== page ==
He is harshly critical of the ‘out-of-Africa’ theory as evidenced by blogs on his Atlantean Gardens website(a). Sepehr takes a hyperdiffusionist position and proposes that an ‘out-of-Atlantis’ hypothesis would be more appropriate, although he seems to be overly influenced by the writings of Blavatsky in this regard. For me, his site is unreliable, containing too much pseudoscience and speculation.
Drake, W. Raymond
W. Raymond Drake (1913-1989) was a British writer who>was an ardent follower of Charles Fort, commenting that “I aspired to collect as many facts as possible from ancient literature to chronicle for the past what Charles Fort has so brilliantly done for the present century.”<
Drake began the publication of a series of books about ancient astronauts years before the better-known work of Erich von Däniken. From the start, Drake has included frequent references to Atlantis in his books. However, much of what he has written on Atlantis seems to have originated from the dubious outpourings of Blavatsky and Cayce. An example of his conclusions is “The Atlanteans probably developed electronic even telepathic techniques, radio, radar, television, for communicating with their armed forces, far-flung Empire and the near planets, the abode of their Teachers.” [1038.61]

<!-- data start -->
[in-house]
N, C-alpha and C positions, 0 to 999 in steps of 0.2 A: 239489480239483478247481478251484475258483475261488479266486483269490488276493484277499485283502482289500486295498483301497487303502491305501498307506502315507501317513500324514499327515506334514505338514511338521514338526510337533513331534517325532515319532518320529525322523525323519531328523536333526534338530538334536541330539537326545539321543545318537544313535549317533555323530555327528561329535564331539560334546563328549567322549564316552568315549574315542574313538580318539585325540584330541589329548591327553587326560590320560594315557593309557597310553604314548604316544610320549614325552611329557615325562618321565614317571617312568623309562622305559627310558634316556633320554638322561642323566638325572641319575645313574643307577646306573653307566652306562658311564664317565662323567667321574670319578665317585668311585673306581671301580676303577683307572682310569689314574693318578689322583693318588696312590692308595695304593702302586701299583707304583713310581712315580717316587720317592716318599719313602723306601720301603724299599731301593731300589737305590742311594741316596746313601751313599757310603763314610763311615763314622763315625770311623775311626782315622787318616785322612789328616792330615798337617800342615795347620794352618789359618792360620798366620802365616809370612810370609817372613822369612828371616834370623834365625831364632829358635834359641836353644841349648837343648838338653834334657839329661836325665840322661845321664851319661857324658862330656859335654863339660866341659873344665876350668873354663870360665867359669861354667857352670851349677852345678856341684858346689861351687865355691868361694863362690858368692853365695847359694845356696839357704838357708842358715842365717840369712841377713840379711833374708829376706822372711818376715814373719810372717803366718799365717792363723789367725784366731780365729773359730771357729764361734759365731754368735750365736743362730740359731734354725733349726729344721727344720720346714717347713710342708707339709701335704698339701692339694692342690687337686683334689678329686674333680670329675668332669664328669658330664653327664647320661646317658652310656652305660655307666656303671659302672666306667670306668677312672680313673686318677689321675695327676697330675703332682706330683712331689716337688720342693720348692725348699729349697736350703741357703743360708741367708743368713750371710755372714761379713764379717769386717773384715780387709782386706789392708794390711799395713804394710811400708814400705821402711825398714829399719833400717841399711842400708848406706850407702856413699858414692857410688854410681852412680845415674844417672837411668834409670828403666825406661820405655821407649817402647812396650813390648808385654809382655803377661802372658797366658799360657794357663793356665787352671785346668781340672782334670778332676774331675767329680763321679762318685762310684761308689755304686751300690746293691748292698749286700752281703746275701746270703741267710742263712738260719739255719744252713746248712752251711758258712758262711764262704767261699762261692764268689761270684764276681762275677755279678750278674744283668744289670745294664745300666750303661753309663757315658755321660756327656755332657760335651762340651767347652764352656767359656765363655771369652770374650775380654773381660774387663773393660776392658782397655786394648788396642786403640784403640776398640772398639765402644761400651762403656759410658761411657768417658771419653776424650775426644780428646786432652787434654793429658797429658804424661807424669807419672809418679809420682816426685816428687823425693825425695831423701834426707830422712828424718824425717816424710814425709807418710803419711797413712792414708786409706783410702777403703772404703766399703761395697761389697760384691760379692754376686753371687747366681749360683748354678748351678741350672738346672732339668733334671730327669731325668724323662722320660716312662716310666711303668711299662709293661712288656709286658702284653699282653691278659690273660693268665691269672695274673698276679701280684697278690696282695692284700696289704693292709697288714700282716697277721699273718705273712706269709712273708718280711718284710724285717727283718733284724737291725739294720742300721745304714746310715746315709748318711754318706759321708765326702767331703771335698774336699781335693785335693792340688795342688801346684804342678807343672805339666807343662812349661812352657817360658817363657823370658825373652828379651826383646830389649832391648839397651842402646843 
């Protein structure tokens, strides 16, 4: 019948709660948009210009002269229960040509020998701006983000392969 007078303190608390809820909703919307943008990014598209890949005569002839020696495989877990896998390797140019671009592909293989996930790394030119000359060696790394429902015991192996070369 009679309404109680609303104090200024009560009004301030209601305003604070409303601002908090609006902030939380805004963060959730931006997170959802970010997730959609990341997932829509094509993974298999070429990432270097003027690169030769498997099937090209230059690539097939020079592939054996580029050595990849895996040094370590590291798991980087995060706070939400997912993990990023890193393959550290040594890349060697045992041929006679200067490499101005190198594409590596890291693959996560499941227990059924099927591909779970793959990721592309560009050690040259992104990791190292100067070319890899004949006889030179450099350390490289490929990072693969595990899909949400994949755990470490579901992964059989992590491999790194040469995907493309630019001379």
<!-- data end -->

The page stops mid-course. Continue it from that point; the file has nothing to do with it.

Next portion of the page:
Guillaume Delaage is the author of a number of books on ancient mysteries and esotericism. He frequently refers to Helena Blavatsky and holds her writing in high regard. On his website, there is a six-part article(a) on Atlantis. He reviews the leading theories, but in the final part seems to find the theories of Otto Muck the most convincing.
>His Atlantis papers are no longer online but anyone with the stamina can still read page after page of waffle regarding Hermetic Teaching and global consciousness on his website(b).<
(a) https://www.guillaume-delaage.com/articles/01-civilisations/civilisations-disparues/civ_atlantide1.html (French) This link is now broken. *
(b) https://www-guillaume–delaage-com.translate.goog/category/chroniques/?_x_tr_sl=fr&_x_tr_tl=en&_x_tr_hl=en&_x_tr_pto=sc (English) *